Vitamin D deficiency may increase risk of developing bladder cancer

Vitamin D deficiency is associated with an increased risk of developing bladder cancer, according to a systematic review of seven studies presented today at the Society for Endocrinology annual conference in Brighton. Though further clinical studies are needed to confirm the findings, the study adds to a growing body of evidence on the importance of maintaining adequate vitamin D levels.

Vitamin D, which is produced by the body through exposure to sunshine, helps the body control calcium and phosphate levels. Vitamin D can also be obtained from food sources such as fatty fish and egg yolks. Previous studies have linked vitamin D deficiency with a host of health problems including cardiovascular disease, cognitive impairment, autoimmune conditions, and cancer.

In countries with low levels of sunlight, it is difficult to obtain enough vitamin D from food alone. In the UK, 1 in 5 adults are vitamin D deficient and 3 in 5 have low levels. This is especially prevalent in people with darker skin: in winter, 75% of dark-skinned people in the UK are vitamin D deficient.

In this work, researchers from the University of Warwick investigated the link between vitamin D and bladder cancer risk. They reviewed seven studies on the topic which ranged from having 112 to 1125 participants each. Five out of the seven studies linked low vitamin D levels to an increased risk of bladder cancer.

In a separate experiment, the researchers then looked at the cells that line the bladder, known as transitional epithelial cells, and found that these cells are able to activate and respond to vitamin D, which in turn can stimulate an immune response. According to lead author of the study Dr Rosemary Bland, this is important because the immune system may have a role in cancer prevention by identifying abnormal cells before they develop into cancer.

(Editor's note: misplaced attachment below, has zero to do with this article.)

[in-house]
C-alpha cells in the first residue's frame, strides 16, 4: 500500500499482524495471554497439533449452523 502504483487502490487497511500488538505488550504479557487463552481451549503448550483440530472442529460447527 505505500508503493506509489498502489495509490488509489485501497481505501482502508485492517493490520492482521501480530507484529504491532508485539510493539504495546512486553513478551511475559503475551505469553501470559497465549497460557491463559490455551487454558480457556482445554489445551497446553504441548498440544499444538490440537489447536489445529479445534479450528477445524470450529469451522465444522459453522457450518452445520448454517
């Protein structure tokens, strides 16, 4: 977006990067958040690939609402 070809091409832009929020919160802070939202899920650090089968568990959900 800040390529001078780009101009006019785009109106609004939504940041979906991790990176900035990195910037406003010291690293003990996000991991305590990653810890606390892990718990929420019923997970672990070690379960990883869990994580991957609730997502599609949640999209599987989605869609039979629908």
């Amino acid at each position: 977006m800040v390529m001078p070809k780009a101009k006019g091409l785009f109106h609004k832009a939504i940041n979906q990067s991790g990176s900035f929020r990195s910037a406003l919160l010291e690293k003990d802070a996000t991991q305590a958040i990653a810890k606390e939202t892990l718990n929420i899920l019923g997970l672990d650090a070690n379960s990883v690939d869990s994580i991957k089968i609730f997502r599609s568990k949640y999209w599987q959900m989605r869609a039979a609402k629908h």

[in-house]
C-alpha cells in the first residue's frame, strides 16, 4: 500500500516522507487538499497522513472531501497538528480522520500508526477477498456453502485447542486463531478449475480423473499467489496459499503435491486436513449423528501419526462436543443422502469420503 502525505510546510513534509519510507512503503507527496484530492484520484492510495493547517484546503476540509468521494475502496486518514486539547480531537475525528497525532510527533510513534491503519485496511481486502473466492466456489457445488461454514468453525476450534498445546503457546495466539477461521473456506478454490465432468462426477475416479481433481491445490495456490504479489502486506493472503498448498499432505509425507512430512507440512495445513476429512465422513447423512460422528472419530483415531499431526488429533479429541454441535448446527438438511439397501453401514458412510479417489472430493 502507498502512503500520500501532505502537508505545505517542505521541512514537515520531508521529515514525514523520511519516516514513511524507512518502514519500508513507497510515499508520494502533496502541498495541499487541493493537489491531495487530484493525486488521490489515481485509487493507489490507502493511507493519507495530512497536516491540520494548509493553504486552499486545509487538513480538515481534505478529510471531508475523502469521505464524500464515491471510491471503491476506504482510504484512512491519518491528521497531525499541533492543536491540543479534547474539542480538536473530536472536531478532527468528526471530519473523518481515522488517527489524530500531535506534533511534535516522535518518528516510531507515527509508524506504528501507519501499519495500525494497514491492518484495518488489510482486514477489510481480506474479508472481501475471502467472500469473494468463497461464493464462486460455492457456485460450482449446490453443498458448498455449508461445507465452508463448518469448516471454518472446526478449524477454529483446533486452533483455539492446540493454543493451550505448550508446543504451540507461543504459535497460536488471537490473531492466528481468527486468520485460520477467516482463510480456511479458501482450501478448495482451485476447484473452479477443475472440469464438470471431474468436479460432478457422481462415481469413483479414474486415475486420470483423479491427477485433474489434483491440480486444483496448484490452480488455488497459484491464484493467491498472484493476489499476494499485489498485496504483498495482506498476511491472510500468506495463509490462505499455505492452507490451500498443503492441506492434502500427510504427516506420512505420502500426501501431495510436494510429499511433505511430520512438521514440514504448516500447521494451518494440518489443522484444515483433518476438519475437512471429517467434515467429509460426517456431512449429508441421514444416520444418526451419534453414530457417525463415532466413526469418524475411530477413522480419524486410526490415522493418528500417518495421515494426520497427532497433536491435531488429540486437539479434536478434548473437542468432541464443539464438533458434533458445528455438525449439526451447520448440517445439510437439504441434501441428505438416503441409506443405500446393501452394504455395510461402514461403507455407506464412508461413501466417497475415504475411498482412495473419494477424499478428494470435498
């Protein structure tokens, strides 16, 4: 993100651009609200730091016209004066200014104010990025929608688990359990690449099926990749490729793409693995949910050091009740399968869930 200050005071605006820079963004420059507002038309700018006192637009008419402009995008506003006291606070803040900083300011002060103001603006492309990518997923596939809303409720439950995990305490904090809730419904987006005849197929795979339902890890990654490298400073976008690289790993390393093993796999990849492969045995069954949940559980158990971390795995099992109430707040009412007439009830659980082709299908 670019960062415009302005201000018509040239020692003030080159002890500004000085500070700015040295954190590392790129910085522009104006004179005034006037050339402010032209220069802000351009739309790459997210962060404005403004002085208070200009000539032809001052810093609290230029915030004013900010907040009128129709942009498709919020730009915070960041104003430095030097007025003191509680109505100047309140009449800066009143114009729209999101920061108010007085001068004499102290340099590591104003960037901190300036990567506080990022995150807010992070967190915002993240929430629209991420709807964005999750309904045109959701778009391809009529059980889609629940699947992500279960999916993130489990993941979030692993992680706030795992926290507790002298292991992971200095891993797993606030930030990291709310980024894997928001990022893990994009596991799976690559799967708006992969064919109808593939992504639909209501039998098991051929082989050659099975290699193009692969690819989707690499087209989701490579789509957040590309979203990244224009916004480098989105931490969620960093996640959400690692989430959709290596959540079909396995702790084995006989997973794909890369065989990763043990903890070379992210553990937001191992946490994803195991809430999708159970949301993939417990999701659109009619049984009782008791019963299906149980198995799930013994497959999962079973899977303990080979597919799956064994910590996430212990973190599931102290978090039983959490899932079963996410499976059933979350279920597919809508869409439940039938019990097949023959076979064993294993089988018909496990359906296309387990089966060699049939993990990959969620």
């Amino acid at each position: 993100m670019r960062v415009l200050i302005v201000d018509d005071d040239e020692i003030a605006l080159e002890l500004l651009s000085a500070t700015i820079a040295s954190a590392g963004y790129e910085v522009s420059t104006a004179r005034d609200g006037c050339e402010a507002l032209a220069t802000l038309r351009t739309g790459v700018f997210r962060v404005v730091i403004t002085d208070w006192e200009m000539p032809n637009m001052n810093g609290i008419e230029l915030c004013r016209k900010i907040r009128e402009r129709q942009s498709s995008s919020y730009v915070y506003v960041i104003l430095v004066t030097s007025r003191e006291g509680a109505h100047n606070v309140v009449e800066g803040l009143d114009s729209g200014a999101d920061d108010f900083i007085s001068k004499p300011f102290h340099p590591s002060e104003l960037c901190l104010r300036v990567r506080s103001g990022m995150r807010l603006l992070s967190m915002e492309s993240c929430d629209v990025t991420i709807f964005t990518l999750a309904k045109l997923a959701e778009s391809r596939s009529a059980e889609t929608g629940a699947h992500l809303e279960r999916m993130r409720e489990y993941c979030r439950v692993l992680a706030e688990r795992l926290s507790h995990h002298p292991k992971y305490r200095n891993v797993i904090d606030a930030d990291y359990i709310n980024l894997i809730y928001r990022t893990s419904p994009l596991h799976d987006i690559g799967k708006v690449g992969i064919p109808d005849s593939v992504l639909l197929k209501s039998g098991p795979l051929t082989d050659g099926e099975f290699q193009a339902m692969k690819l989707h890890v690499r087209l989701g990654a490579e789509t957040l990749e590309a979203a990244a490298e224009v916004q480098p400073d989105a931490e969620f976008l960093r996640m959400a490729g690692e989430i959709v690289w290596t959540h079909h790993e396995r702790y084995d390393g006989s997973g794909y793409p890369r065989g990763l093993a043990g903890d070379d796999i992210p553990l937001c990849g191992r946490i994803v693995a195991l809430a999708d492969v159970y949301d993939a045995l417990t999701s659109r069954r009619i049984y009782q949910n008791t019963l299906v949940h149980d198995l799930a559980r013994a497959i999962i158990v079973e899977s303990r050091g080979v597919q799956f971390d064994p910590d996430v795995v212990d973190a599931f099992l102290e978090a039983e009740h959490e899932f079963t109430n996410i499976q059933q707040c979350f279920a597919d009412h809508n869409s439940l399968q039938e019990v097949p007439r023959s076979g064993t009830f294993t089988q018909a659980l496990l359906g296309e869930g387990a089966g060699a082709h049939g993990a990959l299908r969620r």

"More clinical studies are required to test this association, but our work suggests that low levels of vitamin D in the blood may prevent the cells within the bladder from stimulating an adequate response to abnormal cells," said Dr Bland. "As vitamin D is cheap and safe, its potential use in cancer prevention is exciting and could potentially impact on the lives of many people."

Source:

University of Warwick

Comments

  1. Marc Sorenson Marc Sorenson United States says:

    Sun exposure, of course,  is the best method of producing vitamin D in the body. Sun exposure has also been shown to be a stronger protective factor against bladder cancer than having health insurance. Sun exposure is absolutely necessary for optimal human health. Here are some of the other well-documented health attributes of regular sun exposure:

    1.  As sun exposure in the U.S. has DECREASED by 90% during the last century, melanoma incidence has INCREASED BY 3,000%.
    2.  A 20-year Swedish study shows that sun avoidance is as bad for the health as cigarette smoking.
    3.  A Spanish study shows that women who seek the sun have one-eleventh the hip fracture risk as those who avoid sun.
    4.  Men who work outdoors have half the risk of melanoma as those who work indoors.
    5.  Women who totally avoid the sun have 10-times the risk of breast cancer.
    6.  Women who sunbathe regularly have half the risk of death during a 20-year period compared to those who stay indoors.
    7.  Sun exposure increases nitric oxide production, which leads to a decrease in heart attack risk.
    8.  Vitamin D, the sunshine vitamin, is essential to human survival, and sun exposure is the only natural way to obtain it. Sunbathing can produce 20,000 units of vitamin D in 20 minutes of whole-body exposure.
    9.  Sun exposure dramatically improves mood through the production of serotonin and endorphin.
    10.  Beyond vitamin D, sun exposure also stimulates the production of endorphin, nitric oxide and BDNF, all of which are vital to human health.
    11.  Regular sun exposure also reduces high blood pressure, heart disease, psoriasis and multiple sclerosis (MS).
    12.  As sunscreen use has increased dramatically, melanoma has increased exponentially.

The opinions expressed here are the views of the writer and do not necessarily reflect the views and opinions of News Medical.
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